Business to business industries such as telecommunications, software, manufacturing, professional services (law, accounting and advertising agencies), retail office suppliers, financial services and insurance rely on this type of data to ensure company contact records are up to date, companies are credit-worthy, and that service and transaction histories are accurate. Typically, B2B information analysis services are utilized by organizations that seek to optimize their investments in business development and marketing initiatives.

Sources of Consumer Information

Similar to business information, consumer information is sourced through multiple channels, consumer touch-points, proprietary and public information. Moreover, consumers are very aware that industry is tracking them at a granular level – by brand preference, warranty card registrations, product and service transactions, online behavior, demographic information and lifestyle stage. In fact, customers expect that information gathered will be used to personalize the next interaction or communication they receive from businesses from whom they regularly purchase. At a high level, Figure 1 illustrates the most common avenues used to capture information.

 
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Figure 1: Sources of Consumer Information
Source: ©2009 Hypatia Research, LLC

To create an operational foundation for data analysis and decision support, leading organizations most often take one of three approaches in capturing, analyzing and utilizing consumer information:
  1. Self-Reliant: Create an internal center of excellence comprised of statisticians, analysts and database marketing experts for decision analytics services. Partner with the internal IT department to develop a cohesive customer data management process through utilization of a robust data warehouse and business intelligence platform (inclusive of ETL, data and text mining, data modeling and predictive analytics capabilities) in addition to select marketing automation, web analytics, customer relationship management, data integration and quality tools.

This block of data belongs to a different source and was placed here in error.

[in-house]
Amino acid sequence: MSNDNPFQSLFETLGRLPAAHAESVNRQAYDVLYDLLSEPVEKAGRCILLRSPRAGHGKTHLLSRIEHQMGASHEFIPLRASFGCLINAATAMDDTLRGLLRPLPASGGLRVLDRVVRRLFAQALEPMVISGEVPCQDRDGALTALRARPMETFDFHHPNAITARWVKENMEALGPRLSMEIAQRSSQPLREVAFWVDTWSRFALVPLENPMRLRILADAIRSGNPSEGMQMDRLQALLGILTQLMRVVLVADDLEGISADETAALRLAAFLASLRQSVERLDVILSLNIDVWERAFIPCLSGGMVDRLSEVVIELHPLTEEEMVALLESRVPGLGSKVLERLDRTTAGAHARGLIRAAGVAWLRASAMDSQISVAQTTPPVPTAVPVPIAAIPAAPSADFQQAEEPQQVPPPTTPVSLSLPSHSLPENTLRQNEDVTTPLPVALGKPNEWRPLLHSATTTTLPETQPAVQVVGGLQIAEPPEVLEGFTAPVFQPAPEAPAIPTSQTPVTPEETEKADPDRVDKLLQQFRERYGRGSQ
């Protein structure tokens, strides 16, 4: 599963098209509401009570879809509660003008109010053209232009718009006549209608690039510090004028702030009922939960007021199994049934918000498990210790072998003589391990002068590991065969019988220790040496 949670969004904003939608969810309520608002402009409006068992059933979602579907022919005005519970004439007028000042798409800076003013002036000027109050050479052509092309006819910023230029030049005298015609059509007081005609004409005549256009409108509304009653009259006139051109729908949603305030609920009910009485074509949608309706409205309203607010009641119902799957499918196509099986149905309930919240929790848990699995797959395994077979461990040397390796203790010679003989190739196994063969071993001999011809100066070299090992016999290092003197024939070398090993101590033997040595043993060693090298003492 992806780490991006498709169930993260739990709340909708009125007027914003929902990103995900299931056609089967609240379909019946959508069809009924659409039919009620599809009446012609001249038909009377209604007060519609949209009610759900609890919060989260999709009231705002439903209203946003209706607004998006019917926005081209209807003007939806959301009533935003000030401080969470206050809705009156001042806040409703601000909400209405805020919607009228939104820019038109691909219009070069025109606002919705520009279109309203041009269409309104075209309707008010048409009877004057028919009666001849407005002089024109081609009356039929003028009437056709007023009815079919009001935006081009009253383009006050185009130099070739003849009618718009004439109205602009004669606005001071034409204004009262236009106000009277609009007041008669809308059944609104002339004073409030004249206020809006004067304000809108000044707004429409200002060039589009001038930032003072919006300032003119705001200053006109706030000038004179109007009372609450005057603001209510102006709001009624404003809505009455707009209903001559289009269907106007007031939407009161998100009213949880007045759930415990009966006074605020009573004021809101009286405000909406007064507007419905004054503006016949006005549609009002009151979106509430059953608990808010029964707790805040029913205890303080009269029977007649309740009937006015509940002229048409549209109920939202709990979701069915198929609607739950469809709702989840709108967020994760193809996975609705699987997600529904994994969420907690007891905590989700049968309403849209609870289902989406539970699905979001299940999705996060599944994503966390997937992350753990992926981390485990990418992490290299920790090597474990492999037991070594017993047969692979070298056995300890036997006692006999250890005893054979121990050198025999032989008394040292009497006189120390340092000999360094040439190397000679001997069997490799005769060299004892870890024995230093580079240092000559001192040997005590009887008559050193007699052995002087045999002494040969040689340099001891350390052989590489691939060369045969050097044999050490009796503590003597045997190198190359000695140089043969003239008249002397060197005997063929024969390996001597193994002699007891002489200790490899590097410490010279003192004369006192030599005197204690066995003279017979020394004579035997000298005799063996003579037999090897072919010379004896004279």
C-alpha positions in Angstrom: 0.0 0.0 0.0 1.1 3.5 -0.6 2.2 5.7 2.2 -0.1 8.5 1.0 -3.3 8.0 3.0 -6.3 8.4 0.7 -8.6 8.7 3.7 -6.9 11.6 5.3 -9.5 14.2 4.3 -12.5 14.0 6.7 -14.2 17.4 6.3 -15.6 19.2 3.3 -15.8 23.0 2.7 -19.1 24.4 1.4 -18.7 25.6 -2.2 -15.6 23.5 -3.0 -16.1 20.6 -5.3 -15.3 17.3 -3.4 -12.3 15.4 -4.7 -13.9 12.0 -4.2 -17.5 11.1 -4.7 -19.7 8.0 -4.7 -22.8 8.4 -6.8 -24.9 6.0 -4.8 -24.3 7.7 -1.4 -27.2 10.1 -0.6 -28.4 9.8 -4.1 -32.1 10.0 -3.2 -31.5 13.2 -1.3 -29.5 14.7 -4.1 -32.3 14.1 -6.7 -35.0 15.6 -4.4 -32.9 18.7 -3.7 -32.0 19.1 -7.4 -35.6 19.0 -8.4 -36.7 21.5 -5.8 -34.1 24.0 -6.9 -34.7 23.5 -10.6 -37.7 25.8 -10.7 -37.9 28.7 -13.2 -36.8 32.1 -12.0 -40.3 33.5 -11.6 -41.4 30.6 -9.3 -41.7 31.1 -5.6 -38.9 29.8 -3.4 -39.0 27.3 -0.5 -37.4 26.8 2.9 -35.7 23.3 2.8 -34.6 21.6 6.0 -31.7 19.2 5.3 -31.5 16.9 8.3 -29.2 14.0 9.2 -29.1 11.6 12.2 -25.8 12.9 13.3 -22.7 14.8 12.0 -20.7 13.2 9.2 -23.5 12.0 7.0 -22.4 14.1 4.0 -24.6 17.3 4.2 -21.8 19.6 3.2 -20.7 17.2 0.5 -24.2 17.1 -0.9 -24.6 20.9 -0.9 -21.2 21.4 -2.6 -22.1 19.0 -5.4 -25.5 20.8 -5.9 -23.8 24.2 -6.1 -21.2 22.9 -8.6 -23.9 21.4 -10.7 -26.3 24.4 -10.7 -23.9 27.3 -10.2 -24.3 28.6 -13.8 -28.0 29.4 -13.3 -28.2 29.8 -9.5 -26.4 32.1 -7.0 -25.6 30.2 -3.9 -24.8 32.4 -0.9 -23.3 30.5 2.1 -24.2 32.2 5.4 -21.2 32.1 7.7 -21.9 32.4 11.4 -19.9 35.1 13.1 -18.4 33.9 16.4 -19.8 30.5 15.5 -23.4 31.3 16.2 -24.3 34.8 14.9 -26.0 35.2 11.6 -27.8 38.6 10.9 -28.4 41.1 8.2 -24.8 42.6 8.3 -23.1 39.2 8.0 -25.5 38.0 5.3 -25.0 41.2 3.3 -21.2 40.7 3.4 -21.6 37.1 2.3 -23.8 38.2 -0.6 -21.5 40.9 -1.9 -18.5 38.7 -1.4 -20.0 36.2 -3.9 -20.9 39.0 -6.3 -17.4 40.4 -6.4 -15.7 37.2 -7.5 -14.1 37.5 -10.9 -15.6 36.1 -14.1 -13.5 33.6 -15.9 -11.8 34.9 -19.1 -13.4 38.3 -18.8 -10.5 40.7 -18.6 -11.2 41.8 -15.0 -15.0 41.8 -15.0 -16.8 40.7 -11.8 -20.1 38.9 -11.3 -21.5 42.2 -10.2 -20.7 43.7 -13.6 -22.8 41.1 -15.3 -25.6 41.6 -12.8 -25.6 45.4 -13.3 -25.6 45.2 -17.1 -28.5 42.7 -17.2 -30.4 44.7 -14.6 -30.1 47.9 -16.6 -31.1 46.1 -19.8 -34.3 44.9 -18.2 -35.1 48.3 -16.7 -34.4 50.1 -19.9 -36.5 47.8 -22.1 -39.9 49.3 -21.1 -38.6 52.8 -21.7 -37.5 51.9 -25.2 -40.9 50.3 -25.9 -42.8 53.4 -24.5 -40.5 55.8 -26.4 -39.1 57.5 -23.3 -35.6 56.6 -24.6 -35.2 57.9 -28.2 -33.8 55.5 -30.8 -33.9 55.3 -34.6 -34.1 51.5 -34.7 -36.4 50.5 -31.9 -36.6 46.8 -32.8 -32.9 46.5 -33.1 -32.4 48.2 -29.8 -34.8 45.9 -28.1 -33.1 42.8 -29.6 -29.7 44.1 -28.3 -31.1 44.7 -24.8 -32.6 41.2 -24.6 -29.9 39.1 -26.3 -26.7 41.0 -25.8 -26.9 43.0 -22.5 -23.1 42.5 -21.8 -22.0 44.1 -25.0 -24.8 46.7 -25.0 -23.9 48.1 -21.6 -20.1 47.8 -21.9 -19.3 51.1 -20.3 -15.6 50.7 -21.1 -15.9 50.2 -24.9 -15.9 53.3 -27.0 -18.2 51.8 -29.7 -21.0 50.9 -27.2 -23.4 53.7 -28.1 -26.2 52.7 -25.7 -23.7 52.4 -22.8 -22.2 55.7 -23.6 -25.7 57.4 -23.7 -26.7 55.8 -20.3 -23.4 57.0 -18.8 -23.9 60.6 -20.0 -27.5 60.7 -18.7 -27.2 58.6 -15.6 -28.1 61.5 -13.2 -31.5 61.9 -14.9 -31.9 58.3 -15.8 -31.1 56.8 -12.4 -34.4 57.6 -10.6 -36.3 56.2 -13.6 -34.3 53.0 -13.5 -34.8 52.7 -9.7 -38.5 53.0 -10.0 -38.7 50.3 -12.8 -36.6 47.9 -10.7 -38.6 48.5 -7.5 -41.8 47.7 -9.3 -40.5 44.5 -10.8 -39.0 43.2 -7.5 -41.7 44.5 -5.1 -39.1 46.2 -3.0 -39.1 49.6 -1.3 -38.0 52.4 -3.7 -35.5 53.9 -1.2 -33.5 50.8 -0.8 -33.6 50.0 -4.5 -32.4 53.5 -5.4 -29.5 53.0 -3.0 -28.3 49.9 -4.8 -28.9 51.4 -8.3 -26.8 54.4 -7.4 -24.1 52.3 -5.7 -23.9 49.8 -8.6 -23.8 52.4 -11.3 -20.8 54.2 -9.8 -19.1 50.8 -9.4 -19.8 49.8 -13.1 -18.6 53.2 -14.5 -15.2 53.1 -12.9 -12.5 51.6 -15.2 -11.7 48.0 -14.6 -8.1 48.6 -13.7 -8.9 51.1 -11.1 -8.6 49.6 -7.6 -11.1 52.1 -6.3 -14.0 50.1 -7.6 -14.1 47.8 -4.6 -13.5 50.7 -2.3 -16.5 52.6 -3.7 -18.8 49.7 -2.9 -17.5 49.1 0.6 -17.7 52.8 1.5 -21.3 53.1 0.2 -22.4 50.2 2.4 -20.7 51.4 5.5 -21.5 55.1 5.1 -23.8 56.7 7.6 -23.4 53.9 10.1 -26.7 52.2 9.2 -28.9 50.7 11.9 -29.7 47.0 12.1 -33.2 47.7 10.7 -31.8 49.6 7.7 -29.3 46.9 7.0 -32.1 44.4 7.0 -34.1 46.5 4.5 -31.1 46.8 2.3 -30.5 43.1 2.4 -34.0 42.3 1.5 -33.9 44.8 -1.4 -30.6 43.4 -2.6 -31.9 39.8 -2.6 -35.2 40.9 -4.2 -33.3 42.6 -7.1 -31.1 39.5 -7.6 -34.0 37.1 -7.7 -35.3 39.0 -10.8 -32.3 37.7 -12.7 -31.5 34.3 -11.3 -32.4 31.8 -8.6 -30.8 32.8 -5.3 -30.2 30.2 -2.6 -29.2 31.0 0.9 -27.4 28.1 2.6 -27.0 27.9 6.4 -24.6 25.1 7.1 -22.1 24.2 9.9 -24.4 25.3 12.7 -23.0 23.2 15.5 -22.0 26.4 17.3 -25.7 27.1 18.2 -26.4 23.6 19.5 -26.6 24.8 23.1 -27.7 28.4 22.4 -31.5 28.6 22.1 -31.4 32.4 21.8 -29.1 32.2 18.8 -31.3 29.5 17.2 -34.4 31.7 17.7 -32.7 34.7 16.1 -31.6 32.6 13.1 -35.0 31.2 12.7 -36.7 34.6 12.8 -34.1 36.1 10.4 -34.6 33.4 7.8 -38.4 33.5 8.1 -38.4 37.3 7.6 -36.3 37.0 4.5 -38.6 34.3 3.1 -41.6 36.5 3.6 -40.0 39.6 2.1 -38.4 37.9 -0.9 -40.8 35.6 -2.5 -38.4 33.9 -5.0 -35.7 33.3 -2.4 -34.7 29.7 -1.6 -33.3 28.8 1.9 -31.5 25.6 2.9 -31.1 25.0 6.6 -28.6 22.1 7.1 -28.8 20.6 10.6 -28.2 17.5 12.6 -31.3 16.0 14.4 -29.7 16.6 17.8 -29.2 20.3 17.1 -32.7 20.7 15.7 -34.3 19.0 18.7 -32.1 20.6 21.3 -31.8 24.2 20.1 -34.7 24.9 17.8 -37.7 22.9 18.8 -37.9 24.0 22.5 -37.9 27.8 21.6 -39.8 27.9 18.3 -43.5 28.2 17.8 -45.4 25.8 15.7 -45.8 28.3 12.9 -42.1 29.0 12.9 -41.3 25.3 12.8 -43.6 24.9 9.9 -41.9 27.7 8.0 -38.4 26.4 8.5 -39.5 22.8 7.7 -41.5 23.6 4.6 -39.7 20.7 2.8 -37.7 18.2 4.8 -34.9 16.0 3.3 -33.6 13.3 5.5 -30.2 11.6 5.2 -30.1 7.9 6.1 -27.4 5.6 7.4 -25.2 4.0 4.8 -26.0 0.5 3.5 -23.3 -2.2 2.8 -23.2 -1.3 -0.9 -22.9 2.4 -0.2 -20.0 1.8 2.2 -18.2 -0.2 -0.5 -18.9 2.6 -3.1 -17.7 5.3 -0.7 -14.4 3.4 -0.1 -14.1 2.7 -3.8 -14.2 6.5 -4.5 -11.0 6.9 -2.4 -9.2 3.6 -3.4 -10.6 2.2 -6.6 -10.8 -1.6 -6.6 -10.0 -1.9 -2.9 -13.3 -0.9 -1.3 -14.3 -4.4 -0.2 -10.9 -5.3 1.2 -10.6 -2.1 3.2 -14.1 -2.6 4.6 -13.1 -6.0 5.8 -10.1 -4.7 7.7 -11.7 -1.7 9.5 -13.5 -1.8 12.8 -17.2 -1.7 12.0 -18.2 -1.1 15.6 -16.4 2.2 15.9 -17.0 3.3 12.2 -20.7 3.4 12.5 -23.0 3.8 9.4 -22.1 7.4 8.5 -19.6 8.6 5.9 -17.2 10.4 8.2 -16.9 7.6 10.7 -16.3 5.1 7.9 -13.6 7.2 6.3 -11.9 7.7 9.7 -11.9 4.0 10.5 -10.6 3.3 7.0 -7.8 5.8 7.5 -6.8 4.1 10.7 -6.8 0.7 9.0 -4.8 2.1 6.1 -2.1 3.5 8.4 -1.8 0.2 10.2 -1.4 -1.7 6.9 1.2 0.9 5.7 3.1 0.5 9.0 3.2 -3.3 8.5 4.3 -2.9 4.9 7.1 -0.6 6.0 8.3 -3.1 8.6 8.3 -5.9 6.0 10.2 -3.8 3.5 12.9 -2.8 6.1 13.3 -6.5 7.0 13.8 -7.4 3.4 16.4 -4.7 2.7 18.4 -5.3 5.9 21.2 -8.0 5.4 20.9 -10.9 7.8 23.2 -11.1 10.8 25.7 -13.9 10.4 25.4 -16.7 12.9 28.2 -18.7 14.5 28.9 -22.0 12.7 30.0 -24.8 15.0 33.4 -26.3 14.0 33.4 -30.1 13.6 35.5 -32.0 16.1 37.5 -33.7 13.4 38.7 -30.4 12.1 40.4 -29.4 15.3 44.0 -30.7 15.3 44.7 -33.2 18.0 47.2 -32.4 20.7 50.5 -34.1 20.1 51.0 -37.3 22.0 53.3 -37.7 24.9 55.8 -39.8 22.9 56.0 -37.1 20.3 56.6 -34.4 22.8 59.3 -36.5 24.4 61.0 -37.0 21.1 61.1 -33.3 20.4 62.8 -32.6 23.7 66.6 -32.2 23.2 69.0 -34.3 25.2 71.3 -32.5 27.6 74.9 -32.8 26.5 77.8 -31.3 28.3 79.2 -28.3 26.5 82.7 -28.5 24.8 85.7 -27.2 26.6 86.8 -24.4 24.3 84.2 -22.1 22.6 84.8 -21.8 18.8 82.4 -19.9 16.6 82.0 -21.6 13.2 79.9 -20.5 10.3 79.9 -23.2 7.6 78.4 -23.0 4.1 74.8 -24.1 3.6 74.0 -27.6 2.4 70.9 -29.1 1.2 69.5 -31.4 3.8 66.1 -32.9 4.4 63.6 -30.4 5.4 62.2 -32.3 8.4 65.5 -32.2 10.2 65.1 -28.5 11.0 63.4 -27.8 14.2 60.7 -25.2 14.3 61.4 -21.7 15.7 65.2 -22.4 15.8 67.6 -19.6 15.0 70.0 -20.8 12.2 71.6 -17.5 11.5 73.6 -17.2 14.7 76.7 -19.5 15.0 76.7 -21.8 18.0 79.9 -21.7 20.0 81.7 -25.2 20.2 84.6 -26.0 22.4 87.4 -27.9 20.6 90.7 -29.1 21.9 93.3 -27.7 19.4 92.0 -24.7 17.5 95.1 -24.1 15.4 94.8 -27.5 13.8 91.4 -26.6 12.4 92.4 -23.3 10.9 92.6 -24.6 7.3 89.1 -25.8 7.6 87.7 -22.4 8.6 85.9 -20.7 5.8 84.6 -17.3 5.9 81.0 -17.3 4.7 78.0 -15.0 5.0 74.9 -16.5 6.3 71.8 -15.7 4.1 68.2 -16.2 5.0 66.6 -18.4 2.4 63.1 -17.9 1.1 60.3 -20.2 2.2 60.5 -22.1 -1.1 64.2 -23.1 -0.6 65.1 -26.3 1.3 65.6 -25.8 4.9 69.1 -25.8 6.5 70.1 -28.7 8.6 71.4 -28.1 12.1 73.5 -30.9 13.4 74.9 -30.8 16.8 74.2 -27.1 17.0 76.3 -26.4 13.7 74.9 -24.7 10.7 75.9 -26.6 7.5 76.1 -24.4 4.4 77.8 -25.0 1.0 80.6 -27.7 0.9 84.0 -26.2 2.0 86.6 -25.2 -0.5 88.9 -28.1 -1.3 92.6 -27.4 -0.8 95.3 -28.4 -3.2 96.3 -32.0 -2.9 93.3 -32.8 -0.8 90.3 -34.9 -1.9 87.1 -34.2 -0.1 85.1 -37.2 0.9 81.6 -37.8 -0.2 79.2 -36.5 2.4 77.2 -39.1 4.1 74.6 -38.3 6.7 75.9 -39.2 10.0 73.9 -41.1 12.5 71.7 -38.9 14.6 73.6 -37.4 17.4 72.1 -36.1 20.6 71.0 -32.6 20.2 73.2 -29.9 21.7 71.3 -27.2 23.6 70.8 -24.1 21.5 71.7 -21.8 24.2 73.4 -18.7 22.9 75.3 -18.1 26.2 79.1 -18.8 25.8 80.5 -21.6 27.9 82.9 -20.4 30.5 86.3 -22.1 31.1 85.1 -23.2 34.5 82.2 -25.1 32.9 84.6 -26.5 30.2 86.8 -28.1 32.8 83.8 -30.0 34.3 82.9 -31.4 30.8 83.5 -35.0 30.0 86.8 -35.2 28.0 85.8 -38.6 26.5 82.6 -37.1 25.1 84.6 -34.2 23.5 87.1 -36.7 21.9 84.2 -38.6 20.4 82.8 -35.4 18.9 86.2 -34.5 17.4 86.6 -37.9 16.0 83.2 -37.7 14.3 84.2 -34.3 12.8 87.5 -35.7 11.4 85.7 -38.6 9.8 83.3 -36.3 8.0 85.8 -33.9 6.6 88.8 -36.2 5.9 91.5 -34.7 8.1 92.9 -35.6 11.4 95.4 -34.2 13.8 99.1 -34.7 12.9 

2. Source Expertise: Partner with one or more providers of information services for flexible, on-demand expertise.

  3. Hybrid Approach: Utilize in-house expertise combined with outsourced information services on a flexible per project basis, annual retainer or subscription model.
Case in point: Large office supply retailer Staples utilizes a hybrid approach to capturing, managing and applying marketing science techniques and services. An internal database marketing group comprised of 12 data modelers, analysts, statisticians, project managers, and marketing operations staff is accountable to help boost results by providing specific models (e.g., customer value, retention, acquisition or loyalty) to the direct marketing, merchandising, corporate strategy, catalog, online and SOHO business units. Additionally, they source consumer data from Acxiom, business data from D&B, and data enhancement, lifestyle cluster modeling and scoring services from Experian’s marketing services group.